• BRITE Austria (Austria): BRITE Austria observes with a blue filter. It is also observing the Sagittarius III field.

The BRITE Constellation observing programme from early 2017 through early 2019 has been planned by the BRITE Executive Science Team (BEST), and details are available on the BRITE photometry Wiki page.

Recent science results and technical papers

Studying the photometric and spectroscopic variability of the magnetic hot supergiant zeta Orionis Aa” (Buysschaert et al. 2017, A&A, in press):
To understand the variability of evolved massive stars in more detail, Buysschaert et al. present a study of the O9.2Ib supergiant zeta Ori Aa, the only currently confirmed hot supergiant to host a magnetic field. They perform a detailed frequency analysis to detect and characterize the star’s periodic variability, detecting two significant, independent frequencies, their higher harmonics, and combination frequencies. We confirm the variability with P_rot/4, likely caused by surface inhomogeneities, being the possible photospheric drivers of the discrete absorption components. No stellar pulsations were detected in the data.

Triple system HD 201433 with a SPB star component seen by BRITE-Constellation: Pulsation, differential rotation, and angular momentum transfer” (Kallinger et al. 2017, A&A, in press):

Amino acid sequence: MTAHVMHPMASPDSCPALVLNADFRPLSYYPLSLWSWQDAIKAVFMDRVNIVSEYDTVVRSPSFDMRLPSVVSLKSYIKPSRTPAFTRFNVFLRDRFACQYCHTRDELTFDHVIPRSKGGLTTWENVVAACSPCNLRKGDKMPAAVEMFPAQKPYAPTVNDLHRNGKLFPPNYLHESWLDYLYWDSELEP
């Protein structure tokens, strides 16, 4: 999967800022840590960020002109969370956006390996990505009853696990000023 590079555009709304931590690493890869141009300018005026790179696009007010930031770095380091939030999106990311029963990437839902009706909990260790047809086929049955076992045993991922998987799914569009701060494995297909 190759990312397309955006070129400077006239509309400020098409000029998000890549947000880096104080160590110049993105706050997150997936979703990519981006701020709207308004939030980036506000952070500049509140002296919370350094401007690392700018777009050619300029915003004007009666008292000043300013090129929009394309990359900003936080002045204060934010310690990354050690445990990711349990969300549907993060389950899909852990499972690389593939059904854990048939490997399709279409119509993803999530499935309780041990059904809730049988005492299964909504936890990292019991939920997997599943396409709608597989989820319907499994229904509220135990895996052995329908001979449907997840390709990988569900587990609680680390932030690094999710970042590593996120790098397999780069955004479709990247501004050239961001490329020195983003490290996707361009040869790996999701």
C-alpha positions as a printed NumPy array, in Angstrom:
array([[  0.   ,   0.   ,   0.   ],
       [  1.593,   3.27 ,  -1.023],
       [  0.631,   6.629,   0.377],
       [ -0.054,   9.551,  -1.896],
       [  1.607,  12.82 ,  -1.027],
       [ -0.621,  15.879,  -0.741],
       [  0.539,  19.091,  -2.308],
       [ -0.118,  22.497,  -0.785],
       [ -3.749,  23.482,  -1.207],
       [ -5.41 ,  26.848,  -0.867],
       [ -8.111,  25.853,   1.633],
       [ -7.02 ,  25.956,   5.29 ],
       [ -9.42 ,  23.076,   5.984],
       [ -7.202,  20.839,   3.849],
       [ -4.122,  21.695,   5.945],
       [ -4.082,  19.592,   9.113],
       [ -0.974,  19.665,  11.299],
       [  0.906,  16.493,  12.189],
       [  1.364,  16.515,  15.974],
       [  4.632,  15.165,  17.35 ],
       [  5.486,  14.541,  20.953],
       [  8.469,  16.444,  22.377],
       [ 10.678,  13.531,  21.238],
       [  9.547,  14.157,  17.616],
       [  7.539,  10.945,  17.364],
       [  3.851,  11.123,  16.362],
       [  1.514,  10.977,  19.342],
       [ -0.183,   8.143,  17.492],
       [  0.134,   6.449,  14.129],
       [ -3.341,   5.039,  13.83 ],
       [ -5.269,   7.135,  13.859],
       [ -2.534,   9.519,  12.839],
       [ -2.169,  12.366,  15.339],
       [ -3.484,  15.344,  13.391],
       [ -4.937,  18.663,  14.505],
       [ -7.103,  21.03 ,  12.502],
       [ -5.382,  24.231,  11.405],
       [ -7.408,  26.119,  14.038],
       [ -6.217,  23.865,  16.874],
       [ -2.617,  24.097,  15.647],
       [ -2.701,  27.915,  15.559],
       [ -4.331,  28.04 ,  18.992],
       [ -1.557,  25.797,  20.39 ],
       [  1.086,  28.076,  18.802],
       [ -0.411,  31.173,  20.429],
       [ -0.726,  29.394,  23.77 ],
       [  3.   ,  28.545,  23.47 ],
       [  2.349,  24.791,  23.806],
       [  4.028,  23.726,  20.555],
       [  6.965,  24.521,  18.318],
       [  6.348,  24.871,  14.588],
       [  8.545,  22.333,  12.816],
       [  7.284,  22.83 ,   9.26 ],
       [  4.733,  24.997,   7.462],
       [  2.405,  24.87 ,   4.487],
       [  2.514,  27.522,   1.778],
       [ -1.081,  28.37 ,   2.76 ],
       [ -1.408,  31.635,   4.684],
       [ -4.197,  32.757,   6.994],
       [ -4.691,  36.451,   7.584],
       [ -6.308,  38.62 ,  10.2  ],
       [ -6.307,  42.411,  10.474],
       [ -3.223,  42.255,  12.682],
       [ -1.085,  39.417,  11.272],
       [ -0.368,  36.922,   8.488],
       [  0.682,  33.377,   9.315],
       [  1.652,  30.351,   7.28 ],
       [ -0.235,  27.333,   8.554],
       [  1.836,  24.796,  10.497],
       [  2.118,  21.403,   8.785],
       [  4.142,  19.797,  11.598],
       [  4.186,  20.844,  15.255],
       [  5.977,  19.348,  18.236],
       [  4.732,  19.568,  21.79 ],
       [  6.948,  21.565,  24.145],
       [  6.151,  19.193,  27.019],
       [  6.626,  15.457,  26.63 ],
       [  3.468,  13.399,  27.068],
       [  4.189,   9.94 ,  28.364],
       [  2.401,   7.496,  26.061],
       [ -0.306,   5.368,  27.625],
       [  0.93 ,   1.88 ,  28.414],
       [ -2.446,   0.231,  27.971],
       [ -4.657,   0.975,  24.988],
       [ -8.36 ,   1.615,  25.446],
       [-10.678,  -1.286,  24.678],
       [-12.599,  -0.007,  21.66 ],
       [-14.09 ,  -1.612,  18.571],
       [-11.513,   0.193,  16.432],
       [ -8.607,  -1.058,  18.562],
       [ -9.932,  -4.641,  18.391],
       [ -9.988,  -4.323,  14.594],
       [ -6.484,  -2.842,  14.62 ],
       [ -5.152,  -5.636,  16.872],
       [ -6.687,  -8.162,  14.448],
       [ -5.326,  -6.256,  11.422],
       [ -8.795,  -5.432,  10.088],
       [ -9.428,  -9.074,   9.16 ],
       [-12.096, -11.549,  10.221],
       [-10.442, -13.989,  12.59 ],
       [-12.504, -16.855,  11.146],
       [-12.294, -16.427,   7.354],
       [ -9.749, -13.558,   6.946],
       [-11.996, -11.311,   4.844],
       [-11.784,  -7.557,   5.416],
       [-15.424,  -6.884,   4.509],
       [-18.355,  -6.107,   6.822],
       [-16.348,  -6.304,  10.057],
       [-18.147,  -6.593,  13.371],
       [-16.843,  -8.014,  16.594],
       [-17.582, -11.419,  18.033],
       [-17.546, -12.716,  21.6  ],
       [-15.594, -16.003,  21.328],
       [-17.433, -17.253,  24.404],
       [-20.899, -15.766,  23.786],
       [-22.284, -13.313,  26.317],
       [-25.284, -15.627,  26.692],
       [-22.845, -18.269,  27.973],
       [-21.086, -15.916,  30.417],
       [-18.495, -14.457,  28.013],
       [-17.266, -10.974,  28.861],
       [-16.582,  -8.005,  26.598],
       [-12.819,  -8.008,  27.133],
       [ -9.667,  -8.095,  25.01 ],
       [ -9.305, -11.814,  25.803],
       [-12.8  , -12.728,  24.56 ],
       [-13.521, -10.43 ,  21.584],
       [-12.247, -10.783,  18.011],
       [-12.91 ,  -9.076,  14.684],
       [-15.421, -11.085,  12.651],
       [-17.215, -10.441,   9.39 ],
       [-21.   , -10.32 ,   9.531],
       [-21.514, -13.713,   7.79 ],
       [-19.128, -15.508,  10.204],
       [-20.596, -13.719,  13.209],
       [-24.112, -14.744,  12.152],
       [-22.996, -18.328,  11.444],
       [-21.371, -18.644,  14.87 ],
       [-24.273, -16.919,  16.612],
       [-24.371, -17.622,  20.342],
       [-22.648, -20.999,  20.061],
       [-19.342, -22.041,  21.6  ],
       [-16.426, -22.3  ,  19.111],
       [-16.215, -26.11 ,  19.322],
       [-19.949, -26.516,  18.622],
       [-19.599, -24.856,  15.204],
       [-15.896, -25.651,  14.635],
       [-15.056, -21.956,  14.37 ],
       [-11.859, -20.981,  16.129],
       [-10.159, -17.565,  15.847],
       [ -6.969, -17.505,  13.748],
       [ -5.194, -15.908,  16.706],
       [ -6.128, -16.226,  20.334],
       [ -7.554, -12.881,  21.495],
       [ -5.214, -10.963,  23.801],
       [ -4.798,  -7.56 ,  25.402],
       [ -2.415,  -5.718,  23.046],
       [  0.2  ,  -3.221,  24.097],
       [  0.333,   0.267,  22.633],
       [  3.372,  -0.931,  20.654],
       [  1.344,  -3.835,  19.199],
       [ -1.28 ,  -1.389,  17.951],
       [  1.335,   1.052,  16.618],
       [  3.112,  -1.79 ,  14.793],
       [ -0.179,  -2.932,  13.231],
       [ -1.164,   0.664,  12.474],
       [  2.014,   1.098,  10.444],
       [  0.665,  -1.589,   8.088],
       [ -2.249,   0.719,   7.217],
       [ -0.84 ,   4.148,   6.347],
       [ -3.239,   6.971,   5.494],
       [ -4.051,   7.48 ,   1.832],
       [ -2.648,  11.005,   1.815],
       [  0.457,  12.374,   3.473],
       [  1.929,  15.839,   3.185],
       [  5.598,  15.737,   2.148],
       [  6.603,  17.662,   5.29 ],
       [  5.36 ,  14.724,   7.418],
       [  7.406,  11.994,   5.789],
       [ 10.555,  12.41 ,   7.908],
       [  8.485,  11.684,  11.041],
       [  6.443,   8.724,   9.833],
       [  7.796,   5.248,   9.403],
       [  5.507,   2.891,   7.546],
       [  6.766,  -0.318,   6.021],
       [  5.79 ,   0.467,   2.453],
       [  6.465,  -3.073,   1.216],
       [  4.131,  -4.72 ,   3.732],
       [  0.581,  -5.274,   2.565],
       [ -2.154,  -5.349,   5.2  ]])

The SPB star HD 201433 is known to be part of a single-lined spectroscopic triple system, with two low-mass companions orbiting with periods of about 3.3 and 154 d. Kallinger et al. identify a sequence of 9 rotationally split dipole modes in the photometric time series and establish that HD 201433 is in principle a solid-body rotator with a very long rotation period. Tidal interaction with the inner companion has, however, significantly accelerated the spin of the surface layers by a factor of approximately one hundred. The angular momentum transfer onto the surface of HD201433 is also reflected by the statistically significant decrease of the orbital period of about 0.9 s during the last 96 years. Ultimately, the authors conclude that tidal interactions between the central SPB star and its inner companion have almost circularised the orbit but not yet aligned all spins of the system and have just begun to synchronise rotation.